Late in Jess Walter’s new novel, his protagonist realizes that he’s “living in a particular moment in history,” an era of turmoil that will reshape the nation.

In 2020, who among us can’t identify with this feeling?

“The Cold Millions,” another riveting tale from the author of the genre-straddling bestseller “Beautiful Ruins,” explores the clash between labor unions and robber barons that rattled the U.S. a century ago. With an expansive cast that includes anti-capitalist firebrands, menacing tycoons, a coalition of multifaceted, multiethnic itinerant workers and sundry “killers, detectives and anarchists,” this book captures the audacity, promise, ugliness and beauty of American life.

The novel stars the Dolan brothers, the surviving members of an Irish immigrant family decimated by bad fortune. Rye and Gig are, in the parlance of 1909, “floaters” — traveling workers who take short-term jobs at farms, mines and logging sites.

The Dolans have recently landed in Spokane, Wash., where the International Workers of the World — the union known as the Wobblies — is planning a demonstration to publicize the plight of temporary laborers. Men like the Dolans earn a dollar a day, a portion of which goes to shady employment brokers. Those suspected of joining the IWW or other labor guilds are subject to vicious harassment from crooked cops and goons backed by anti-union industrialists.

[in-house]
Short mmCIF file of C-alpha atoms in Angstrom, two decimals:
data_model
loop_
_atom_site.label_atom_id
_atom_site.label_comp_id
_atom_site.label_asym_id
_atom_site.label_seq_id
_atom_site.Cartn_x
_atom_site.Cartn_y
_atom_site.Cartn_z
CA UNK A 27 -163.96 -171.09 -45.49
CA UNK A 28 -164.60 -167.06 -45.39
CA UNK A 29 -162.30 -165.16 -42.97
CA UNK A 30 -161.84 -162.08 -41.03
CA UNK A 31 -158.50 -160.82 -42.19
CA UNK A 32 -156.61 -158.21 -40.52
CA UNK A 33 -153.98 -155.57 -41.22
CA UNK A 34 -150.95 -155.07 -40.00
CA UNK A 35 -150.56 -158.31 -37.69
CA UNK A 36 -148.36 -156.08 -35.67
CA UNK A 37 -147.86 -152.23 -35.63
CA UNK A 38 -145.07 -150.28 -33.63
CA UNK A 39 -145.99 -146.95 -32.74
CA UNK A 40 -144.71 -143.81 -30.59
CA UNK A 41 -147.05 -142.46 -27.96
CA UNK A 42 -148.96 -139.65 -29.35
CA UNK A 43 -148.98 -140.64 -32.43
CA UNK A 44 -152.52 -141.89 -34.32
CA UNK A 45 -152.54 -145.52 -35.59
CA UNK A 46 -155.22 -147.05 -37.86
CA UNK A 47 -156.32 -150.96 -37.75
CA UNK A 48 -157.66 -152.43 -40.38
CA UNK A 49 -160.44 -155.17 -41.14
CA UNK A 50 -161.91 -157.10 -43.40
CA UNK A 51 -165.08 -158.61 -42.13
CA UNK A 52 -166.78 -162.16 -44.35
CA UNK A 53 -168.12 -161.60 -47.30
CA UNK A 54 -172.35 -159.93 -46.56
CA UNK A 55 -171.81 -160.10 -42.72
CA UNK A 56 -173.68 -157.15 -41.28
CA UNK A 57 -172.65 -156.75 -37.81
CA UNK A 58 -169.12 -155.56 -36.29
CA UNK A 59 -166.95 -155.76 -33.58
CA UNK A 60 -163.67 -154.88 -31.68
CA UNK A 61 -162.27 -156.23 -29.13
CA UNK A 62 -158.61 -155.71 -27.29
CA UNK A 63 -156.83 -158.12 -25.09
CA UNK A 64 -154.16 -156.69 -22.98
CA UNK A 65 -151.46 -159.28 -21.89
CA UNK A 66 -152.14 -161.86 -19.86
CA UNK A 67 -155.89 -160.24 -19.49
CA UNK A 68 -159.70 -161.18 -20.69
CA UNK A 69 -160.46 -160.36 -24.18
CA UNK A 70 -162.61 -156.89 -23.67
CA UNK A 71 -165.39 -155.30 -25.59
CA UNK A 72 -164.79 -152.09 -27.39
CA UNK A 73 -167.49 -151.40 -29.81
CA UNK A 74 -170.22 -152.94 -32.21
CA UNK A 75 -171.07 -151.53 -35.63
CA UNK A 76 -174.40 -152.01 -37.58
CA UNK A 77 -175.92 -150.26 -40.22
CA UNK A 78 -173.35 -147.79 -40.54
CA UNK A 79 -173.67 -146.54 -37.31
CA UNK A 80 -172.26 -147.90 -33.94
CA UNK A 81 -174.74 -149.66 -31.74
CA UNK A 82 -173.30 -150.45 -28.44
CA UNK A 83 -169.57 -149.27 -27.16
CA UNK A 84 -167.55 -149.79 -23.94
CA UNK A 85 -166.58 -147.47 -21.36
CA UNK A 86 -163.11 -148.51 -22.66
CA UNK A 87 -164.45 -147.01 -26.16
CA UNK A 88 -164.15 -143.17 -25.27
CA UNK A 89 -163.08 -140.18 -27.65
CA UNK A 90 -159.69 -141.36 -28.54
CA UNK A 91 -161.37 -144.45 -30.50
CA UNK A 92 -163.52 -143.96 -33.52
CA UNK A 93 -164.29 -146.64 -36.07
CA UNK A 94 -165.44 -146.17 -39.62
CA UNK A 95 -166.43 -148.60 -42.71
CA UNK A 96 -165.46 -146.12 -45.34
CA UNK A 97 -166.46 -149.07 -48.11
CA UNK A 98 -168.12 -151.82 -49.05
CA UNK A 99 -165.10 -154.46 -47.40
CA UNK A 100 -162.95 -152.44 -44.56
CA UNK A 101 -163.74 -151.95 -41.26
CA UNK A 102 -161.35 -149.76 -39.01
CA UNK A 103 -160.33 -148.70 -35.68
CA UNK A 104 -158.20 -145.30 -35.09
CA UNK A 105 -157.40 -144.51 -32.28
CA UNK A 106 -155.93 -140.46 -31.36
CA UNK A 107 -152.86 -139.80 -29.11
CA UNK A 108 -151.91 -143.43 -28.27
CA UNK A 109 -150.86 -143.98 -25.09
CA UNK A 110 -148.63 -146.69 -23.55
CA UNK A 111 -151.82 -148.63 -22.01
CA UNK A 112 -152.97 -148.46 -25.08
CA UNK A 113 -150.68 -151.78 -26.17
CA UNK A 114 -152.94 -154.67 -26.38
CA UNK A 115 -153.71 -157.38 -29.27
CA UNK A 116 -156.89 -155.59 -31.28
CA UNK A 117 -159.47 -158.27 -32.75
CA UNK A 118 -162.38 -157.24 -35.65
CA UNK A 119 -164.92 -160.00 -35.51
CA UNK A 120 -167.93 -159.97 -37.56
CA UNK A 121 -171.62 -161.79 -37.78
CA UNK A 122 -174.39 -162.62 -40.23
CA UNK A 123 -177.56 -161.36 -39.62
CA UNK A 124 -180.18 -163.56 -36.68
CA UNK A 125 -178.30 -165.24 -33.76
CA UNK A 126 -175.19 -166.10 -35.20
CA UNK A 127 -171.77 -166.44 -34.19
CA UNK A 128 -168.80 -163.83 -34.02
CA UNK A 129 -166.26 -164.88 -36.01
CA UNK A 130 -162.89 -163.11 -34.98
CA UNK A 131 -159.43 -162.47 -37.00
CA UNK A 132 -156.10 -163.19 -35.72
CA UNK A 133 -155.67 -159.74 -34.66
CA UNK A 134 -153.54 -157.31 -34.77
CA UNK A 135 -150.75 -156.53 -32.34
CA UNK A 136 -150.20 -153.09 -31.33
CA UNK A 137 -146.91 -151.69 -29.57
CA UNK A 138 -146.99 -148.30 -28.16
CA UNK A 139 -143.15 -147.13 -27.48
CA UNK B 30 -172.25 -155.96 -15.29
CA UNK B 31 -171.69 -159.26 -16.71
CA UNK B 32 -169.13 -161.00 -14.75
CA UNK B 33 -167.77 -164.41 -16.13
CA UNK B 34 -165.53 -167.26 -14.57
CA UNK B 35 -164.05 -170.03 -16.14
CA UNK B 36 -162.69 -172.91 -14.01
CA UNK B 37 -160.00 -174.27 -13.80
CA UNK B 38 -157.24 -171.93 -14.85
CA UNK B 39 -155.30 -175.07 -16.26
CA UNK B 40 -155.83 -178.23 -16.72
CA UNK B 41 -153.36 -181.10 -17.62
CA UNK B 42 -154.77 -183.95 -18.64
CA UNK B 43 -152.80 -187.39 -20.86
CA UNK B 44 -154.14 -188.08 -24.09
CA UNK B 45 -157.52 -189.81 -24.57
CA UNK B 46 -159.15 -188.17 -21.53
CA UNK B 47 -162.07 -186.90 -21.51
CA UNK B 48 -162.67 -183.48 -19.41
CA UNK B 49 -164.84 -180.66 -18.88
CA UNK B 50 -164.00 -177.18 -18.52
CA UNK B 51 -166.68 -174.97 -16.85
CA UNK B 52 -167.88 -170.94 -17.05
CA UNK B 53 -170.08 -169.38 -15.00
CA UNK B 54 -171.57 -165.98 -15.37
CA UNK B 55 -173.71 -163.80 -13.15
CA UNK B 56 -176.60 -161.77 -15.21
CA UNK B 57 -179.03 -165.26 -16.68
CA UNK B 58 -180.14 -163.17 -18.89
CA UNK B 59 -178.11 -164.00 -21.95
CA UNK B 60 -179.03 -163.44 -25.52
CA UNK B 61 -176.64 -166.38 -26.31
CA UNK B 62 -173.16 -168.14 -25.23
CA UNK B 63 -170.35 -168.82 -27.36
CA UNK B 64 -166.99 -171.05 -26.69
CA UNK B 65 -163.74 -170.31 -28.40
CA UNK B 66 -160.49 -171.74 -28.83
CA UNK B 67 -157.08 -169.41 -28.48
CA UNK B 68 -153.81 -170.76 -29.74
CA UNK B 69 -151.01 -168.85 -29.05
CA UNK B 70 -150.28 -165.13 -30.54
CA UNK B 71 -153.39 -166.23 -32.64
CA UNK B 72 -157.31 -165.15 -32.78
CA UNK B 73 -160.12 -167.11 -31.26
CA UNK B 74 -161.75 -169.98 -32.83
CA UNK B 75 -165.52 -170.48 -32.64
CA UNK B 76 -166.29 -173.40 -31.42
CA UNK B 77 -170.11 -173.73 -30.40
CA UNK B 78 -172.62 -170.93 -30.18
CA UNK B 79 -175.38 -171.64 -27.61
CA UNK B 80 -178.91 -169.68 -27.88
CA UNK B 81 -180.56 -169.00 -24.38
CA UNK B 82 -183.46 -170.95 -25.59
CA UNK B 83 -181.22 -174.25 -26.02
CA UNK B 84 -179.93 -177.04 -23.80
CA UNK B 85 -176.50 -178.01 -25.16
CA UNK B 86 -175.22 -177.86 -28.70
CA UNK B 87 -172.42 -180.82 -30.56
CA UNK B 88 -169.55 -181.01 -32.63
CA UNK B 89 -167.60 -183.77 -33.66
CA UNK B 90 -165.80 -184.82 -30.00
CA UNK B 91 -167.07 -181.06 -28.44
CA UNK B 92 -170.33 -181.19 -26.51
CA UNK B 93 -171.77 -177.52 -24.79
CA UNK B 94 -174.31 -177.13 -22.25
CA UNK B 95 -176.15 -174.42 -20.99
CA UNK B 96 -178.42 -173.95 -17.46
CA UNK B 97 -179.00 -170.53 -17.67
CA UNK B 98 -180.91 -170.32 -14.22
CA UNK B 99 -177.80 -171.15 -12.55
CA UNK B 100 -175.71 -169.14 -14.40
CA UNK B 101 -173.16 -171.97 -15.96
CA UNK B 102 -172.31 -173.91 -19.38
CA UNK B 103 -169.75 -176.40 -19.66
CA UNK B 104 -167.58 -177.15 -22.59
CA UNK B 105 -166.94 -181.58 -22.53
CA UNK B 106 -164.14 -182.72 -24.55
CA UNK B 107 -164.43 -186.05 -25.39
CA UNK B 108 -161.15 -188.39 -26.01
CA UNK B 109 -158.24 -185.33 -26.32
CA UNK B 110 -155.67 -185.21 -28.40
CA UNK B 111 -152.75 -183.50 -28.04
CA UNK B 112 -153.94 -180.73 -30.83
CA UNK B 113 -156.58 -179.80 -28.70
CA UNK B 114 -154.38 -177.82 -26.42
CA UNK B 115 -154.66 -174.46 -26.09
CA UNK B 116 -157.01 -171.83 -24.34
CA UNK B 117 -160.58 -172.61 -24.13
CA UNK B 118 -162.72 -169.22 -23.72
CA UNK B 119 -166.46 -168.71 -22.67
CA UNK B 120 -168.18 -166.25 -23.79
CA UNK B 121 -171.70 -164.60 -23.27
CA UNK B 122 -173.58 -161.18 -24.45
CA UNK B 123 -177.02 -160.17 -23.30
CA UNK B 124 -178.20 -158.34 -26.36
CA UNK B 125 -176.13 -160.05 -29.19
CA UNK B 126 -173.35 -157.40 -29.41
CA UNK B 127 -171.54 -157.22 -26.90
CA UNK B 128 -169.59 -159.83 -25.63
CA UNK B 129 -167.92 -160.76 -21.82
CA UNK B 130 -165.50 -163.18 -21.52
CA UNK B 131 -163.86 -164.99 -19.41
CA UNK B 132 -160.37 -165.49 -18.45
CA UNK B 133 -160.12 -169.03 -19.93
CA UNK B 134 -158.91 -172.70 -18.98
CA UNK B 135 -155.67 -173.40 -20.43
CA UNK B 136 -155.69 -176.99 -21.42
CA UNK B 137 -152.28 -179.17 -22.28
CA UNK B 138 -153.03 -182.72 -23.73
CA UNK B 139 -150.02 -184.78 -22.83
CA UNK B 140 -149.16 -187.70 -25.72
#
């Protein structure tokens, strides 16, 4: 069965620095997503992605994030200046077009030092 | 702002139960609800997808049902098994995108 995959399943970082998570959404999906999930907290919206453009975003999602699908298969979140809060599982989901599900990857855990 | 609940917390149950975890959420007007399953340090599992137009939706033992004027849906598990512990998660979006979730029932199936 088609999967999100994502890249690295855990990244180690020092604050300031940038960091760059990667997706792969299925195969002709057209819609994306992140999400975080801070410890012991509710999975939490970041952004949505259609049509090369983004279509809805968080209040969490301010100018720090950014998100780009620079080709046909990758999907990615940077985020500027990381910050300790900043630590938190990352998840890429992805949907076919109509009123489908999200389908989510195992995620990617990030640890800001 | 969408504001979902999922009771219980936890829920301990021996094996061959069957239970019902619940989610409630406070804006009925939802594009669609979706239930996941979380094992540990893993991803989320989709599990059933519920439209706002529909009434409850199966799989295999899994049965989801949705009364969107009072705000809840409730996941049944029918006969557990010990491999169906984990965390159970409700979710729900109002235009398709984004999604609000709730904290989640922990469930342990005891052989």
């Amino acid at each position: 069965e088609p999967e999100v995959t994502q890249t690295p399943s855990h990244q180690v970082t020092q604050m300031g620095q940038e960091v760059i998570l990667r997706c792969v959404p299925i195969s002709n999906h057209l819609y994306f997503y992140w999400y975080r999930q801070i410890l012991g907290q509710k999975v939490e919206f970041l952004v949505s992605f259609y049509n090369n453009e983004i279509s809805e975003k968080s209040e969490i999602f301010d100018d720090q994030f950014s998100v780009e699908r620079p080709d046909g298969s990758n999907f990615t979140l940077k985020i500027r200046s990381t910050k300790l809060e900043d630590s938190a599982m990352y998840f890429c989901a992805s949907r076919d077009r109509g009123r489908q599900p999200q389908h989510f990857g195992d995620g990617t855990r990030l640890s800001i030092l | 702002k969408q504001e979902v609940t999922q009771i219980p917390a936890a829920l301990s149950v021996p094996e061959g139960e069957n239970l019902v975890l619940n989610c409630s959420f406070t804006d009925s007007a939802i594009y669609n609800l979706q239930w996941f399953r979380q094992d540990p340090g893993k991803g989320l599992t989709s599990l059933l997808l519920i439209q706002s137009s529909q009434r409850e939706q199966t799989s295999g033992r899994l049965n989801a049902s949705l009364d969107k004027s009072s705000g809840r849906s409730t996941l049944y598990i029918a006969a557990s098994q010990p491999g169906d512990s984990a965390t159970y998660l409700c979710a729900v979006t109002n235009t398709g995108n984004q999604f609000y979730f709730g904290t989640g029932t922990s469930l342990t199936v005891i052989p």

Timid Rye would rather avoid union rallies. But Gig, a man of big appetites whose courtship of a burlesque performer makes for a colorful subplot, decides they should attend the IWW meeting. The gathering is brutally broken up by police. Though Rye, 16, is soon freed from jail, Gig, who’s a bit older, is among hundreds held and terrorized for weeks.

This draws the notice of Elizabeth Gurley Flynn, a rousing union organizer who’s been “riling up camps from Seattle to Minneapolis,” Walter writes. One of several real-life historical figures in the novel, Flynn enlists Rye as a human prop, an impoverished “orphan” whose troubles, she tells would-be Wobblies, underscore the cruelty of unconstrained capitalism. Her monologues draw crowds — and enrage a ruthless tycoon.

Elizabeth and Rye’s eventful Pacific Northwest speaking tour takes place against an evocative backdrop. The nation is undergoing a dramatic shift — listen to those “hammers popping nonstop against the wild, a mad rush to log and pave” every acre. And as the gap between the rich and the working class — “the cold millions” of Walter’s title — grows more entrenched, the modern workers’ union emerges amid violent opposition.

Meanwhile, we watch Walter’s characters grow, none more than Rye, whose hard-knock path intersects with some of the era’s greatest struggles. In the 1910s, amid ongoing labor strife, a world war and a flu pandemic, he “wondered if the whole world wasn’t collapsing.” Fortunately, he was wrong.


Kevin Canfield is a writer in New York City.

The Cold Millions
By: Jess Walter.
Publisher: Harper, 352 pages, $28.99.